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More Support Emerges for Low-Power Server Chips

Texas-based start-up Calxeda has won an extra $55 million in funding for ARM-based server chips

2 min read
More Support Emerges for Low-Power Server Chips

The competition for cooler servers is heating up. This week, Austin-Tx.-based start-up Calxeda announced it received another US $55 million in funding, which could help propel its chips into a server market that's struggling to keep down power consumption. But the company faces steep competition.

Founded in 2008, Calxeda made waves last year when Hewlett-Packard announced it was working with the company to develop a new line of low-power HP servers. Calxeda’s server chip is based on 32-bit designs from ARM, which licenses IP to nearly every smartphone chipmaker. The company reckons servers built with its chips will consume much less power and space than those built with today’s 100-Watt behemoths. 

This latest cash infusion, which includes investments from Austin Ventures and Microsoft co-founder Paul Allen’s Vulcan Capital, is an added vote of confidence for Calxeda and a sign that the company might just be on to something.

When I spoke with Karl Freund, Calxeda’s VP of Marketing earlier this year, he said low-power chips will help offer more choice in a server industry dominated by high-speed options: “What you’ll see is the industry will go from a one-size-fits-all model to tailored solutions, much in the same way you see in the cell phone business.”

Freund said Calxeda isn’t aiming for the entire server market. Instead the company is looking at a growing segment of server applications, like processing web search results, that can be broken down into bite-sized computational chunks. Those sorts of workloads can be “scaled out,” meeting increased demand by simply adding more processors.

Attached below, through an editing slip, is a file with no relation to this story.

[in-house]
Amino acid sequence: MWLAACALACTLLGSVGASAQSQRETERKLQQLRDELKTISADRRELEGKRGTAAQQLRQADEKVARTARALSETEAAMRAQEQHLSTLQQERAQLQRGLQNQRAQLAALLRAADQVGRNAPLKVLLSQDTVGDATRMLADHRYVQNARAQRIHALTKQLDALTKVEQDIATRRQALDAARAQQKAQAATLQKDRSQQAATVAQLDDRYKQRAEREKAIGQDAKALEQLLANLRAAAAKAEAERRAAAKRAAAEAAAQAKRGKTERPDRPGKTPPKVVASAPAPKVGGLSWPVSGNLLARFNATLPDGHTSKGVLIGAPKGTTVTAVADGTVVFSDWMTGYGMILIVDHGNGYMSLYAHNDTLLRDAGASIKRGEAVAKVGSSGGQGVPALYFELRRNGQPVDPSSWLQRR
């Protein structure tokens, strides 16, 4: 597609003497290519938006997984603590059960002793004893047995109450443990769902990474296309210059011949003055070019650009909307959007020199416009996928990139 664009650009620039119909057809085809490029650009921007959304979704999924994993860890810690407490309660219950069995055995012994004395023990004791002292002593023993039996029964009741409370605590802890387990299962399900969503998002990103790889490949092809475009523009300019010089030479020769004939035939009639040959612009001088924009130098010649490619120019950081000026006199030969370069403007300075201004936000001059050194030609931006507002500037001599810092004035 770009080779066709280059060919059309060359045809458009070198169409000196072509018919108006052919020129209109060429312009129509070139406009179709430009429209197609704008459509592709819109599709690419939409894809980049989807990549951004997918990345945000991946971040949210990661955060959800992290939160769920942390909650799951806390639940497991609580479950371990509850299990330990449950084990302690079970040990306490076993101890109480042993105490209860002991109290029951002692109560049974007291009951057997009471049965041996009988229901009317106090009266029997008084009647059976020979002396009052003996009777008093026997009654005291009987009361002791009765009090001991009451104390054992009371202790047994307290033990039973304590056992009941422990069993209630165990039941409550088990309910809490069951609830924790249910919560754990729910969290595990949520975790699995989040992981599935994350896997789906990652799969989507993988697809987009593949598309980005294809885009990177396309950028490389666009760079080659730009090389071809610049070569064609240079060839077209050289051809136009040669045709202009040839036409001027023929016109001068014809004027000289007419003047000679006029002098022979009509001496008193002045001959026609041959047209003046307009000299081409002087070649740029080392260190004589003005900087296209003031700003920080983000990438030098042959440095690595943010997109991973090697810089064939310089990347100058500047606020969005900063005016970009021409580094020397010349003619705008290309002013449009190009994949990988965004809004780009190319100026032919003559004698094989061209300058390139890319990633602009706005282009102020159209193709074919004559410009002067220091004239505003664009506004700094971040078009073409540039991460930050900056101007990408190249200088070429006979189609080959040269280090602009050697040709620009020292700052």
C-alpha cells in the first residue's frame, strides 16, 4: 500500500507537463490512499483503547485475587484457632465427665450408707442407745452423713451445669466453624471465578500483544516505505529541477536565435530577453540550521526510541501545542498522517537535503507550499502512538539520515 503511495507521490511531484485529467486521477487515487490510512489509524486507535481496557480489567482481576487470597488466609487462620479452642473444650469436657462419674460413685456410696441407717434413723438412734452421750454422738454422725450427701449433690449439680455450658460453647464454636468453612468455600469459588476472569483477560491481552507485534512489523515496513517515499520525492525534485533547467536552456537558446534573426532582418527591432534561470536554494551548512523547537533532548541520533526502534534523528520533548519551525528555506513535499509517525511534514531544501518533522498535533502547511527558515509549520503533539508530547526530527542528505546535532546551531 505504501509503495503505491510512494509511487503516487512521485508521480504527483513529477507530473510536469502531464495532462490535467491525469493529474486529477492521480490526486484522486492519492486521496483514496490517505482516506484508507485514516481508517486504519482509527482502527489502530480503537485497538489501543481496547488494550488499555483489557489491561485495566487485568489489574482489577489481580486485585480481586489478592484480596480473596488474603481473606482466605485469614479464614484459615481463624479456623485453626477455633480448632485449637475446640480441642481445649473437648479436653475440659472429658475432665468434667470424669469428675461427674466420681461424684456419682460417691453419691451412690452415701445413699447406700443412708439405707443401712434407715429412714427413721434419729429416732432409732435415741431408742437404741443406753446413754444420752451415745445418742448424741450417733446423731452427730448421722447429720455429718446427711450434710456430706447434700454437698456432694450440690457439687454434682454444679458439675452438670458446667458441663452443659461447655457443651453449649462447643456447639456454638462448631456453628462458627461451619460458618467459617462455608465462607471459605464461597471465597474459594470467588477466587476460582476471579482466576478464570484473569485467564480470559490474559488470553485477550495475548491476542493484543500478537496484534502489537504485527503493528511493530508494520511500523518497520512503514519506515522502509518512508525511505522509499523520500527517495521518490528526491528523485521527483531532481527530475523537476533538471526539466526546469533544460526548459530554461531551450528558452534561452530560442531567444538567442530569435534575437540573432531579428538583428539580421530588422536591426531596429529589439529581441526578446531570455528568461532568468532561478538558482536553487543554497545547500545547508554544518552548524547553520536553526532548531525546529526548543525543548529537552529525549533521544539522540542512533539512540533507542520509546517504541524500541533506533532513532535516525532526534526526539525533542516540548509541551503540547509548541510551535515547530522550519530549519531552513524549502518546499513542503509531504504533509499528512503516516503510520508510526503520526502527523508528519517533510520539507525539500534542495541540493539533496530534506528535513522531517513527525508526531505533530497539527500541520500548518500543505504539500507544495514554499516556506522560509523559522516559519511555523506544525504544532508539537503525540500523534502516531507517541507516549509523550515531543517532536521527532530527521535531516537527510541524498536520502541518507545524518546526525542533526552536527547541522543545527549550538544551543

But Calxeda isn’t the only company with this idea. It's not even the only company whose chips Hewlett-Packard is using for this idea. HP is moving forward with similar “microservers” made with low-power Intel Atom chips. Then there is Sunnyvale, Calif.-based chipmaker AppliedMicro, which is pursuing 64-bit server chips, also based on ARM designs. Even Samsung seems to be getting into the game with its own ARM-based CPUs. It will take a while to see how these bids all shake out, but the next couple of years are shaping up to be pretty interesting.

(Image: Calxeda)

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Why Functional Programming Should Be the Future of Software Development

It’s hard to learn, but your code will produce fewer nasty surprises

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A plate of spaghetti made from code
Shira Inbar
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You’d expectthe longest and most costly phase in the lifecycle of a software product to be the initial development of the system, when all those great features are first imagined and then created. In fact, the hardest part comes later, during the maintenance phase. That’s when programmers pay the price for the shortcuts they took during development.

So why did they take shortcuts? Maybe they didn’t realize that they were cutting any corners. Only when their code was deployed and exercised by a lot of users did its hidden flaws come to light. And maybe the developers were rushed. Time-to-market pressures would almost guarantee that their software will contain more bugs than it would otherwise.

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